Renovating an investment condo – Day #14 – an unexpected and stressful delay!

Things were coming along great with my investment condo and then on Sunday, I let my little spaniel buddy out in the back yard and he came back in with his legs looking a little stiff. I thought maybe it was because he kept sinking into the snow which was piled in the back yard — I could seem him sinking through the crust.  I went off to paint the laundry room at the condo and when I came back in the afternoon, his back legs were almost crossed and he was quivering with pain.

The next morning his condition was worse and I rushed him to my vet who said it looked neurological and he thought Scout  might have slipped a disc. So off we went to see Dr. Philip Jull,  the only animal neurologist in town. Dr. Jull  said he’d have to do an MRI to see the extent of the damage but he thought Scout had twisted his back and ruptured a disc and would need immediate surgery.

He said that Scout could still feel pain in his feet which meant he had a 95% chance of recovery if he was operated on  quickly but the old guy was already getting worse. When I left the clinic, he could no longer stand and was dragging himself in a sitting position on the floor with his front paws, one leg pointing straight out, and panting heavily. If we waited and he lost sensation in his feet, his odds would have dropped to 50%, so I opted to go with the surgery and Dr. Jull and his team stayed several hours after the clinic closed doing the surgery. Great team; super impressed with the care Scout received and I owe a big debt of thanks to Dr. Jull for his quick action and commitment to Scout’s health.

Anyway – the good news is that the surgery was successful. Dr. Jull found a ruptured disc and one that had degenerated and operated on both. When I saw Scout on Tuesday he could stand again with a little help but was clearly in pain. Nonetheless, he gave me the stink eye for not taking him home right away. (He’s wearing a harness that allowed him to be assisted walking with handles on the front and back.)

Scout 1

But he could stand on his own, although he was wobbly. (That’s a Fentanyl patch between his shoulder blades.)

Scout 3

He came home yesterday and is walking (which is amazing) but had to be carried out to the car. I’m lucky to have such great friends: Eric Ritterath, from work, came to help me lift him into the car and carry him up the stairs at  home to bring him in. As you can see, he was standing with almost no support from Eric at all.

Scout today 1

Here’s my poor little guy at home with his surgical scar revealed. He was in a lot of pain, as you can imagine, and is on a regimen of different medications to ease his pain and help him urinate while he recovers.

Scout scar

He was anxious and distressed until I took the Fentanyl patch off last night; we think he may have had an adverse reaction to it because almost instantly, he was able to sleep and he’s been pretty much tail-wagging and his usually patient self since that patch came off. Here he is all tuckered out in the area I had to set aside for him: he has to be confined in a limited space for the next couple of weeks.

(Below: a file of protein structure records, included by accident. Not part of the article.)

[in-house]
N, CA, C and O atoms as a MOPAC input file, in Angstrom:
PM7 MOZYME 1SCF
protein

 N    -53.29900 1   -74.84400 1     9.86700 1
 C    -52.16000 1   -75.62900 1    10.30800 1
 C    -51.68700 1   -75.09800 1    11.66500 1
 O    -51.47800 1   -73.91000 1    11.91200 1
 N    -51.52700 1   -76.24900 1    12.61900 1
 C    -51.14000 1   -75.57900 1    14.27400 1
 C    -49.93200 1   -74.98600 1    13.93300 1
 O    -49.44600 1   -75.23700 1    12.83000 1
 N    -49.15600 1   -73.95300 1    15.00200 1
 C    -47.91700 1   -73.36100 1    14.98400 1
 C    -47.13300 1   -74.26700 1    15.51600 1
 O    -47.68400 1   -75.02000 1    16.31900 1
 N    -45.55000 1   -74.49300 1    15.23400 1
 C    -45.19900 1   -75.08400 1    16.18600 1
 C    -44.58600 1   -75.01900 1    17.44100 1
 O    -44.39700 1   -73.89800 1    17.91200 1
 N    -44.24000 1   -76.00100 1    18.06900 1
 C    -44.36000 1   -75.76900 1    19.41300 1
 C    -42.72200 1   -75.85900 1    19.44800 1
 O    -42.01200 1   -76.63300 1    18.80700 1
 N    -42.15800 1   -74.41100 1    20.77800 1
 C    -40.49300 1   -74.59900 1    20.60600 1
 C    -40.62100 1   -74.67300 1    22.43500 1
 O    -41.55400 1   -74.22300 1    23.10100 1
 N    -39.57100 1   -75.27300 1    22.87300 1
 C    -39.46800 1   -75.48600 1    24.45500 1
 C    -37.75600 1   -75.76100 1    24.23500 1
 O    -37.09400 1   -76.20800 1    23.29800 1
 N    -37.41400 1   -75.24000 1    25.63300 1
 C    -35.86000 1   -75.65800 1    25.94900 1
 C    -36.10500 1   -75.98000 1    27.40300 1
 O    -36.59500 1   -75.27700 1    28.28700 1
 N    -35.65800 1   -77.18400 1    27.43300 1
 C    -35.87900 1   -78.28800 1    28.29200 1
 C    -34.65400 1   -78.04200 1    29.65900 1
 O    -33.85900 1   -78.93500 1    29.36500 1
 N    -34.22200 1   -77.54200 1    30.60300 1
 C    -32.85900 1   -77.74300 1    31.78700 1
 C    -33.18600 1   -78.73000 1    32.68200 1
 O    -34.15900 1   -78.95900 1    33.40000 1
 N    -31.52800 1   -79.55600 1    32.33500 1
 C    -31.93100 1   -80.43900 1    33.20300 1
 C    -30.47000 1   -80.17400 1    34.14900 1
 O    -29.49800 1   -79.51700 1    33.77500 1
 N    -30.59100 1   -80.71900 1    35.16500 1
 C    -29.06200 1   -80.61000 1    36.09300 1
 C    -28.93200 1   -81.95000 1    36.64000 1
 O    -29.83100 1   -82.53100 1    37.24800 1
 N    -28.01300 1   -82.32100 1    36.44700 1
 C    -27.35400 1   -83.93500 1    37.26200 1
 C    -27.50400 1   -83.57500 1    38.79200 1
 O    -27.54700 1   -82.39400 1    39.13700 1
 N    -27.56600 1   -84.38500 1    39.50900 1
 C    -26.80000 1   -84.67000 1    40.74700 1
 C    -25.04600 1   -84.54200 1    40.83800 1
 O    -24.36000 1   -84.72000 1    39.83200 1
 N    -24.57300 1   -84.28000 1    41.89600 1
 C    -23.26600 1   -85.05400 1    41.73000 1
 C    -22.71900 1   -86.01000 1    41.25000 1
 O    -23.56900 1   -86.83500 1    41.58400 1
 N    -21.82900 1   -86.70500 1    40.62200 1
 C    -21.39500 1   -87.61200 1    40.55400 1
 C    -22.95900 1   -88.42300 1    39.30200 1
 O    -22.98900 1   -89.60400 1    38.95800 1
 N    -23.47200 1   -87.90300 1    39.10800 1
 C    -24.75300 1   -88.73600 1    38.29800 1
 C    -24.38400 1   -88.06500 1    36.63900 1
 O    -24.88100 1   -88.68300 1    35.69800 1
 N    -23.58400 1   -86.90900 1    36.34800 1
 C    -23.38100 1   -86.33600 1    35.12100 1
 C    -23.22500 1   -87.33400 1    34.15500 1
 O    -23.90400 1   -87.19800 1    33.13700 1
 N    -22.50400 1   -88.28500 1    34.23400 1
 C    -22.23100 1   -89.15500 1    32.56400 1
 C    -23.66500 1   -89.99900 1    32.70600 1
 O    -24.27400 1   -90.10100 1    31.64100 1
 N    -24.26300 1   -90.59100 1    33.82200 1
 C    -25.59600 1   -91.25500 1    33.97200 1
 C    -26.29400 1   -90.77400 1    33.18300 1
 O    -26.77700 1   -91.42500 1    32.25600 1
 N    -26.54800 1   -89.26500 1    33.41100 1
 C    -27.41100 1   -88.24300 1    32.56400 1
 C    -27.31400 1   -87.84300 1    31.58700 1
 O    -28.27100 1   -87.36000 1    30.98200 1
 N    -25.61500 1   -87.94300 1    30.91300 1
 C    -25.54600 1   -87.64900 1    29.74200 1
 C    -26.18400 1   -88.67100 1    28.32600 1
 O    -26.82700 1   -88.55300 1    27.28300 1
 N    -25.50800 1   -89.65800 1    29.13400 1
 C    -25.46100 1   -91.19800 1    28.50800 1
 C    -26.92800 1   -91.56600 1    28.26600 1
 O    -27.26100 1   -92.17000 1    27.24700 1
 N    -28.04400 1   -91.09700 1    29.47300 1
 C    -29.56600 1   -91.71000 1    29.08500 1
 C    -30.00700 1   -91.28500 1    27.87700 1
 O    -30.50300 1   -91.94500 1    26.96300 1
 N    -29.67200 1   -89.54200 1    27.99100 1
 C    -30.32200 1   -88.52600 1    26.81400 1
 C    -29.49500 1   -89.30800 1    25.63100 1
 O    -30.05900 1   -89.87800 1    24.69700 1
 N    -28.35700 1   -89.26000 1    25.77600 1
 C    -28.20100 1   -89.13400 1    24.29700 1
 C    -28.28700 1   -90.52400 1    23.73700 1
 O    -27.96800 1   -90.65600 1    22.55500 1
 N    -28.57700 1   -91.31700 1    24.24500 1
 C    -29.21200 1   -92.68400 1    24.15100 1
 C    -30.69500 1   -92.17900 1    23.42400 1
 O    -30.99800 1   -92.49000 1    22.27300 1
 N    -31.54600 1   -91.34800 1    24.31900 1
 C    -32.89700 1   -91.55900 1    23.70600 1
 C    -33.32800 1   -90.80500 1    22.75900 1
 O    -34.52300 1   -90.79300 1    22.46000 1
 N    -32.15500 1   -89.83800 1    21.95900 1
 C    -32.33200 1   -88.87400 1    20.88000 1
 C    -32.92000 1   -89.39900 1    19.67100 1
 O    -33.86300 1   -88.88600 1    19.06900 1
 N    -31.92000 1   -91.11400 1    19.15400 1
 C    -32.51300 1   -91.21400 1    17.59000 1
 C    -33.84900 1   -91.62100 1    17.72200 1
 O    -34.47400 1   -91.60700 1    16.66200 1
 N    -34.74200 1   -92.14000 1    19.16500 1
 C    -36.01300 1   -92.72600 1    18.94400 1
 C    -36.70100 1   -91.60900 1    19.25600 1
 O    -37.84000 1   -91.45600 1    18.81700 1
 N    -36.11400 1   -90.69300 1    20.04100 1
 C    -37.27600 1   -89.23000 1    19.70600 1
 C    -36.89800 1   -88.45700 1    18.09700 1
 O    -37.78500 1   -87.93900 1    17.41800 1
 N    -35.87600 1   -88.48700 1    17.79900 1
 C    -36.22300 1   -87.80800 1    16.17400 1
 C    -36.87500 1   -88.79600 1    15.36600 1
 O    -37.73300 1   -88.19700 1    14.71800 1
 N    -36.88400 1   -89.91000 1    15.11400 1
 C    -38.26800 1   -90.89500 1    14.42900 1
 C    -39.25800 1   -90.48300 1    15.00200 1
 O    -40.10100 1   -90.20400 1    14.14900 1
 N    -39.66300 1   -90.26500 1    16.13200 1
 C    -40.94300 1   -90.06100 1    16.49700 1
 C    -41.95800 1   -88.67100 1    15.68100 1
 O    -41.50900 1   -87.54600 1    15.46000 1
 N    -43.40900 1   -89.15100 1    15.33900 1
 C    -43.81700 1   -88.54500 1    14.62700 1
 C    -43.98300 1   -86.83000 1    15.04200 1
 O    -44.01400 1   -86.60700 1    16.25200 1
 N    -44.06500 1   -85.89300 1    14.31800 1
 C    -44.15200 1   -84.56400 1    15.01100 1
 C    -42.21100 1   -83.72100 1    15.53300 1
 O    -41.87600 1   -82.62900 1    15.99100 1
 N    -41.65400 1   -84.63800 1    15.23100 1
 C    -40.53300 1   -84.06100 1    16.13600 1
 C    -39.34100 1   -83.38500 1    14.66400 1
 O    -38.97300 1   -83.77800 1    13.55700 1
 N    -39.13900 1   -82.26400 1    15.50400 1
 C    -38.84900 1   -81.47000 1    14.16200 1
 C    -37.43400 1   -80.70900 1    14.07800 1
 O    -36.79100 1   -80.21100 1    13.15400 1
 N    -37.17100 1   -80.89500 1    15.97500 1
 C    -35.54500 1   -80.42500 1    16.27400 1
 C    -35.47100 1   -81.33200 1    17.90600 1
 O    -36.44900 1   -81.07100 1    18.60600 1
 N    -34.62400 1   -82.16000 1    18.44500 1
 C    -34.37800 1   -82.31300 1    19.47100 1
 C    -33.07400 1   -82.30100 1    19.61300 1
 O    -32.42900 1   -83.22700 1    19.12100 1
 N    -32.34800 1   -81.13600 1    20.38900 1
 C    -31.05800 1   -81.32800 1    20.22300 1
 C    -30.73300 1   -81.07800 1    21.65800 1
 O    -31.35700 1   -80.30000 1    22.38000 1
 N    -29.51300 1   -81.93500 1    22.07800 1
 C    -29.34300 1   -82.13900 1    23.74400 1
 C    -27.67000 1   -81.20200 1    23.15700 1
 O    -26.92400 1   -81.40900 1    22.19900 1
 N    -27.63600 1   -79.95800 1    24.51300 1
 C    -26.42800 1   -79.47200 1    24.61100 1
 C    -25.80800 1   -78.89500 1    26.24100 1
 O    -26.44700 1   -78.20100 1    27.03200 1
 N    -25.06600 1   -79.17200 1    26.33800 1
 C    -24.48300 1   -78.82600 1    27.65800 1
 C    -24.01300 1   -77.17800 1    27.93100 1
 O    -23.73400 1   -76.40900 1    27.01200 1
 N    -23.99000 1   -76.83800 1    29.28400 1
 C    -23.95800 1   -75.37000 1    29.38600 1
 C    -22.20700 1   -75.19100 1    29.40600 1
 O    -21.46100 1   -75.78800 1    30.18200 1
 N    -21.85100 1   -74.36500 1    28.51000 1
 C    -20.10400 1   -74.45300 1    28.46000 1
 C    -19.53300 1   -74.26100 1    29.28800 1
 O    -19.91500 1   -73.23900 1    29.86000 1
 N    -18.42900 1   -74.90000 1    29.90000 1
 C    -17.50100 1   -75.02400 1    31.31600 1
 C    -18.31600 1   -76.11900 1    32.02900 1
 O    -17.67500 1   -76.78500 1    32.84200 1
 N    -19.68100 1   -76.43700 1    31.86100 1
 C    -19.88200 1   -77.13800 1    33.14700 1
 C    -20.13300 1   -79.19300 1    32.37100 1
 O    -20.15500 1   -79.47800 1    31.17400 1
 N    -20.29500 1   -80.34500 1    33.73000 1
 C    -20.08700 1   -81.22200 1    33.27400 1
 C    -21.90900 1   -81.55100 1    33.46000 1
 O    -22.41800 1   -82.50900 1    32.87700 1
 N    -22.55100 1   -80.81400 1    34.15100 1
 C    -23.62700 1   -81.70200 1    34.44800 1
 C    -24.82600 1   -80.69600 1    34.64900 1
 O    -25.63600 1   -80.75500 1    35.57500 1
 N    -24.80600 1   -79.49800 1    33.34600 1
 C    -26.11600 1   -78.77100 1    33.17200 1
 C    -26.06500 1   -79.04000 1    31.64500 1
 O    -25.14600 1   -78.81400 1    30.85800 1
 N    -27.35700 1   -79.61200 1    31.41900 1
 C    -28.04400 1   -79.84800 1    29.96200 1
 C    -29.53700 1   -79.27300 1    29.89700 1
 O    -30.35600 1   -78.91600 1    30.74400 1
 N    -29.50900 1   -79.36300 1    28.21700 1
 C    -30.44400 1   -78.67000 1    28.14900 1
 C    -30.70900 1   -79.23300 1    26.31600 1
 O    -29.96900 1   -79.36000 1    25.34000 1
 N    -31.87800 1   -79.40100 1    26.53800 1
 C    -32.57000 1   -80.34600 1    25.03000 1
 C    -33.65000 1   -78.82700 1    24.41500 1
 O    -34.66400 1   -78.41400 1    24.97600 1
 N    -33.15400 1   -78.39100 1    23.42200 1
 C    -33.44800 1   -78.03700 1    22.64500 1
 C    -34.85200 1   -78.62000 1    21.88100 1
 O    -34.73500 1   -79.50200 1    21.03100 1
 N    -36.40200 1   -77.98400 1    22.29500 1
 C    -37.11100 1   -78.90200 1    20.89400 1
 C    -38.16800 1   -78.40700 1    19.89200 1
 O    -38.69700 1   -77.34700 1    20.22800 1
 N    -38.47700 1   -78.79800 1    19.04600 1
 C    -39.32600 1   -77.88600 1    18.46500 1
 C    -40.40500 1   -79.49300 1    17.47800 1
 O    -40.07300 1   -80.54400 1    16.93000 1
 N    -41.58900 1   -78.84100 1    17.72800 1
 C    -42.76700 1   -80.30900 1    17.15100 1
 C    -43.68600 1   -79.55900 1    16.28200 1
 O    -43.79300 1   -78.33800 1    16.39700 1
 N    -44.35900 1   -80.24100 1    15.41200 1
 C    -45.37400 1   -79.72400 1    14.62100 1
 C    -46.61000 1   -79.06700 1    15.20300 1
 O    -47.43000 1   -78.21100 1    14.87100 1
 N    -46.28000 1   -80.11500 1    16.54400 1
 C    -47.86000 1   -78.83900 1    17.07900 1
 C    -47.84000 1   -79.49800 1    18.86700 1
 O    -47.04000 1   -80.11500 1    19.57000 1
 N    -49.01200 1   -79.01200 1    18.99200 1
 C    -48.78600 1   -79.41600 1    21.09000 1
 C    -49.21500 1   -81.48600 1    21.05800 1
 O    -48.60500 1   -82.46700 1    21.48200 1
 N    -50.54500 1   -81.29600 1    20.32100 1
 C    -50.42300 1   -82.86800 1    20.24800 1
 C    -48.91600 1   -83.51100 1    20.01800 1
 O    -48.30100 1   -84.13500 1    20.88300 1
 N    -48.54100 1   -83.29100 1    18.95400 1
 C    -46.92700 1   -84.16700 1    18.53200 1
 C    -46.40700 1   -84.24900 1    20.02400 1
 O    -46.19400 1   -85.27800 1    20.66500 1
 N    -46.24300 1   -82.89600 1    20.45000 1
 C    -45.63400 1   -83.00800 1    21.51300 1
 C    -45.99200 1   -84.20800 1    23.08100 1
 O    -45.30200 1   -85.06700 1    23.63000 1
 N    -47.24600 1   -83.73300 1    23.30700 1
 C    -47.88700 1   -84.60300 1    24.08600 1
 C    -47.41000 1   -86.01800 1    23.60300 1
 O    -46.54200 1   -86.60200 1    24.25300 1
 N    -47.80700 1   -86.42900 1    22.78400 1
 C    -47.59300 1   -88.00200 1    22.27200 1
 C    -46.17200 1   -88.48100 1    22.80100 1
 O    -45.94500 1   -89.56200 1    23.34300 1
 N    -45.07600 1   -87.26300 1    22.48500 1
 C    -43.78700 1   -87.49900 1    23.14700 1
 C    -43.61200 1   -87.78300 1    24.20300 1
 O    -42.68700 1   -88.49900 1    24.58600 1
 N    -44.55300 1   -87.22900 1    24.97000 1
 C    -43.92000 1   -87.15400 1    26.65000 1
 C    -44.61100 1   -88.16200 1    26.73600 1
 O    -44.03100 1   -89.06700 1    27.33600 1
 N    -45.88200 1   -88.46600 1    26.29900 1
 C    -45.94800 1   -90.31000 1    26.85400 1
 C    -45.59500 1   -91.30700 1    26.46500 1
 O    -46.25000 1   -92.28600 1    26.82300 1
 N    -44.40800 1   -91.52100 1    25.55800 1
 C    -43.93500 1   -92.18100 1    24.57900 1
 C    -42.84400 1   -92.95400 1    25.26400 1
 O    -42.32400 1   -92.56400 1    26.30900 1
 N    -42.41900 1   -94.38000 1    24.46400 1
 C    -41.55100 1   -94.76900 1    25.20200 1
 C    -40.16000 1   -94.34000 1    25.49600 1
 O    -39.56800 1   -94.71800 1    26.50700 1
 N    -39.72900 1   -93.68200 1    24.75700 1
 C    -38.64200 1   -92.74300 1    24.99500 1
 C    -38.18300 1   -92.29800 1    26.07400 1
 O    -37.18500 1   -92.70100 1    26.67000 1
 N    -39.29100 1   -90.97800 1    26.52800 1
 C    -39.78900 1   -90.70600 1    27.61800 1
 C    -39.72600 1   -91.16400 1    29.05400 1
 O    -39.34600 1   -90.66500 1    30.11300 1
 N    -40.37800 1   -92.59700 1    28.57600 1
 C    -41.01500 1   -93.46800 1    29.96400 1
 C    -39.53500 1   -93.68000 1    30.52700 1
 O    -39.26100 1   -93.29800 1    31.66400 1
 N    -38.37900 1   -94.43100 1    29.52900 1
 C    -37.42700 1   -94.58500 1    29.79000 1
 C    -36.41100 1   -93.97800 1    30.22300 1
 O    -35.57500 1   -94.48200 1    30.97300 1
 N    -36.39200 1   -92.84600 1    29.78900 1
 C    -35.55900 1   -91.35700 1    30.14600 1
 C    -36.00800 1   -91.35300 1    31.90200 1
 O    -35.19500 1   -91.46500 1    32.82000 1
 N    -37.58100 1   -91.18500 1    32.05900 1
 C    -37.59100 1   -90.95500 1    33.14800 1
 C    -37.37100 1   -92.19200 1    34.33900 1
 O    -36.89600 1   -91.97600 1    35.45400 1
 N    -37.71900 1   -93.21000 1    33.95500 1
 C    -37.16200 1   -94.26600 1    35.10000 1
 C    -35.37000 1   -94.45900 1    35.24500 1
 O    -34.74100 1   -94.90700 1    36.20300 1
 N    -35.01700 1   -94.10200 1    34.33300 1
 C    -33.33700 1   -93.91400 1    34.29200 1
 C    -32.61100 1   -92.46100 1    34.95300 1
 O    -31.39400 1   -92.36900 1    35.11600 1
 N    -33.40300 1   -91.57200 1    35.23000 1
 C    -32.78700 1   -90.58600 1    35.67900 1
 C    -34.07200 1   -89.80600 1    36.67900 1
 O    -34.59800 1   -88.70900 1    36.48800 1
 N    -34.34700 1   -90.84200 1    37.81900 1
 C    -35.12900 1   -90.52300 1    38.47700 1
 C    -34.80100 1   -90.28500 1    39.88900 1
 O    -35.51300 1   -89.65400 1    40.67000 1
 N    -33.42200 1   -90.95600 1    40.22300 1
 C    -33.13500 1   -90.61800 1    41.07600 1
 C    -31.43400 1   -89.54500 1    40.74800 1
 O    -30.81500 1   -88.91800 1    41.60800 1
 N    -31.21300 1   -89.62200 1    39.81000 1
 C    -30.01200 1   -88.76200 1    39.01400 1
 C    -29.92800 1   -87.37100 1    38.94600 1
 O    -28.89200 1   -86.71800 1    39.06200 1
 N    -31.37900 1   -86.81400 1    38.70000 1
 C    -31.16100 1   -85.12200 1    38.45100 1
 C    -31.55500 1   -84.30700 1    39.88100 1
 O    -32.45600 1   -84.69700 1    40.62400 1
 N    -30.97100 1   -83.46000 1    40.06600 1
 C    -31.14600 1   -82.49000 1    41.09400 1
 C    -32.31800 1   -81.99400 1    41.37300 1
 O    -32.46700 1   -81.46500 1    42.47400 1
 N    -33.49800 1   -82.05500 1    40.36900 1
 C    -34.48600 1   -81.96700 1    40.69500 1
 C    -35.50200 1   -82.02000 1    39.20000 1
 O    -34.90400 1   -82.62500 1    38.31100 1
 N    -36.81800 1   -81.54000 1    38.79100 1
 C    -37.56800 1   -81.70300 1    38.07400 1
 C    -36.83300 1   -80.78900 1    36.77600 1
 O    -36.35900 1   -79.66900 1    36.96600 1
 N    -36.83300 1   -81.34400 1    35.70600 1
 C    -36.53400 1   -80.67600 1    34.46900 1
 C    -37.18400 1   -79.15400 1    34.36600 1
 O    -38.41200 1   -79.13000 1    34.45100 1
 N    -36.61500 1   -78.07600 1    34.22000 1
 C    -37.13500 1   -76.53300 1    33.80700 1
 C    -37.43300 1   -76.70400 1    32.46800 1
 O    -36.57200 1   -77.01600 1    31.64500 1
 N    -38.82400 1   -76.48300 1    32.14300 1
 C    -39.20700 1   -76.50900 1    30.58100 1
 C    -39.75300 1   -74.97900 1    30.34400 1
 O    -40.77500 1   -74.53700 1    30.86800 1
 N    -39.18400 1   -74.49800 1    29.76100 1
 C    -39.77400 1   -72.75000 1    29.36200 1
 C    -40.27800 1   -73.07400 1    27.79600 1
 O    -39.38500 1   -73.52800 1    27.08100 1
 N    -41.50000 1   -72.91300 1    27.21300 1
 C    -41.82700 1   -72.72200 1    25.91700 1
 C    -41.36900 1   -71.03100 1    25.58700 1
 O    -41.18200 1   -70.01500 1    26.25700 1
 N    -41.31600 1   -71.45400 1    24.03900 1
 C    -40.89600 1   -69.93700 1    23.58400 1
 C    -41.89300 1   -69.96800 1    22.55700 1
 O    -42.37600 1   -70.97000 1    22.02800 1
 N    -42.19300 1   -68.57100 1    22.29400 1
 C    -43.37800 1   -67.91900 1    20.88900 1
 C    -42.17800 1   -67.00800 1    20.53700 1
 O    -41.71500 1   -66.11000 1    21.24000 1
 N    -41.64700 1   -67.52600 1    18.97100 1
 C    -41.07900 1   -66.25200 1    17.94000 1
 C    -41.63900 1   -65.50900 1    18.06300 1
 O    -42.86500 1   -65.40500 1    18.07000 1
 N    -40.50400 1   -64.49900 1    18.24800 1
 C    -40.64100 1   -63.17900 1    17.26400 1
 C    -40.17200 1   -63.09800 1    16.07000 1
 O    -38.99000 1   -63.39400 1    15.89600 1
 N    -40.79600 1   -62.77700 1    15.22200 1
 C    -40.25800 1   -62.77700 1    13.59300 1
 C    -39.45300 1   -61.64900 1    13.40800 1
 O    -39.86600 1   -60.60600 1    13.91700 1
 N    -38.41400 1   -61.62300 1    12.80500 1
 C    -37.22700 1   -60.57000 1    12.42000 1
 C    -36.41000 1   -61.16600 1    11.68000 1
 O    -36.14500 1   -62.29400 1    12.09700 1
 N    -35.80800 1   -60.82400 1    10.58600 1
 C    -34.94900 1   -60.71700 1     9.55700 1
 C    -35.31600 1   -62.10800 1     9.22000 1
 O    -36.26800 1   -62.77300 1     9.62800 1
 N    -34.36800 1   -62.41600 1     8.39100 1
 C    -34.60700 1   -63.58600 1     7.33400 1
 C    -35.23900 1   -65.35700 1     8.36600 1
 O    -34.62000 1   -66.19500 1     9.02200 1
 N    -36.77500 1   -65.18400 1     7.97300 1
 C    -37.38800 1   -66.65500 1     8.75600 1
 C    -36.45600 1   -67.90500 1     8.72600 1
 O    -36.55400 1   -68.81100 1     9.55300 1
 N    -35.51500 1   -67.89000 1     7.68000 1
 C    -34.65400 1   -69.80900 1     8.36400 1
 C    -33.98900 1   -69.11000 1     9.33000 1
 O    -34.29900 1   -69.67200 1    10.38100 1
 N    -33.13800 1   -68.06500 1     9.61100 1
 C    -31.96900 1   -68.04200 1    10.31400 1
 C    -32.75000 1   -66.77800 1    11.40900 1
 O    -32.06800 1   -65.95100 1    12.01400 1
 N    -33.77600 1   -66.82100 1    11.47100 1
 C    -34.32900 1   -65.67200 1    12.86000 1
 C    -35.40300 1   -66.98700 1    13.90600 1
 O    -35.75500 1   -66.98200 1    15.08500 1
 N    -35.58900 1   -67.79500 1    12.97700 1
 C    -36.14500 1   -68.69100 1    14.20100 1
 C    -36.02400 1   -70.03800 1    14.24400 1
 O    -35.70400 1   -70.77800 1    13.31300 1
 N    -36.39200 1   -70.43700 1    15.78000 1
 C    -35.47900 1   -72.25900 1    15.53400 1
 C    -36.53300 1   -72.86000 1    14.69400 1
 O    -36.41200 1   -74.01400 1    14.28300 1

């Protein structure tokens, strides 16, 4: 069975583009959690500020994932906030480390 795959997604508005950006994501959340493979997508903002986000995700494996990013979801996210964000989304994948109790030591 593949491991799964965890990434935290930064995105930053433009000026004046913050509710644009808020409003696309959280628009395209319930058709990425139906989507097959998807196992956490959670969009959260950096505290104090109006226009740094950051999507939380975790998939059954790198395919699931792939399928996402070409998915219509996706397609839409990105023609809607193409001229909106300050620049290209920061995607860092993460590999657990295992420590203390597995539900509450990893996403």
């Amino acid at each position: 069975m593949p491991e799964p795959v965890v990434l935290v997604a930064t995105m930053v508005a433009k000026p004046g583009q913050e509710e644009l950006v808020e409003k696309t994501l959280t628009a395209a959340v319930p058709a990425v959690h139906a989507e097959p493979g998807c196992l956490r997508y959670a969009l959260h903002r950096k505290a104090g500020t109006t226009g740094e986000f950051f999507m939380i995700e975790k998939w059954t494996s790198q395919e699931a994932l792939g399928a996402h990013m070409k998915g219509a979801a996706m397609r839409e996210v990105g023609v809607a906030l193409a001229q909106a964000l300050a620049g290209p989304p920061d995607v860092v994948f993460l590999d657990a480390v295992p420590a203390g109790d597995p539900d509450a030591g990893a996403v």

scout today 2

Dr. Jull says that Scout’s recovery is going well and that in 3-4 weeks he should be almost back to normal. Pretty amazing to see a dog that can’t stand to one that is standing and wagging his tail again in such a short period of time! Here is a shot of him today; he managed to break out of his confinement area twice and really wants to be able to roam. Dr. Jull says that’s good that he wants to do more than he should.

Scout standing

My good friend Jake Morgan built me a ramp today so that I don’t have to carry Scout outside to do his business, which spares me lifting him up and down the stairs — I was starting to feel my own back giving out! (The upper ramp from the back door was just cobbled together from an old cupboard door and a coir welcome mat.)

scout ramp 2

The vet bills on this were prohibitive ($ 7500 so far) so I’ll be doing some serious fundraising — my daughter, Jade, who is a talented artist,  offered to draw people’s pets for $ 75 a sketch and we’ve been overwhelmed by the response – she’s had to create a waiting list. Here are some samples of her work:

I’ve received a  donation of a beautiful piece of art from Frank Van Boxtel and a signed copy of Andrew King’s recent book, OAK ISLAND REVEALED, which I will raffle off when I have time to get tickets organized.

Here’s the lovely abstract painting of a peony that Frank donated (unasked for, I might add: he just contacted me and offered it — so generous!). Same thing with Andrew: he said as an owner of a senior dog himself, he wanted to help.

Tickets will be $ 5 a pop and all proceeds will go to Scout’s recovery. The painting is a 12″ by 12″ acrylic (isn’t it lovely?) . If you are interested, let me know, and thanks! Frank Peony

So with all that happening, I had to put my involvement in the condo on the back burner but my trades were terrific: they kept on working. Alex Martinez got the drywall repairs finished; Mark Dods finished up the electrical, which included installing new pot lights in the powder room, and installing some new lights, and Brian Barnes got the alarm system working again (the owner hadn’t installed it and didn’t know the code).

And some really great friends showed up on Monday to help Alex remove the old HWT and move in a new one (thanks Marc and Victor!). New cabinet doors have arrived and will be installed on Monday; I’ll paint the powder room this weekend and post all the pics then, this property should be up for rent next Tuesday or Wed!

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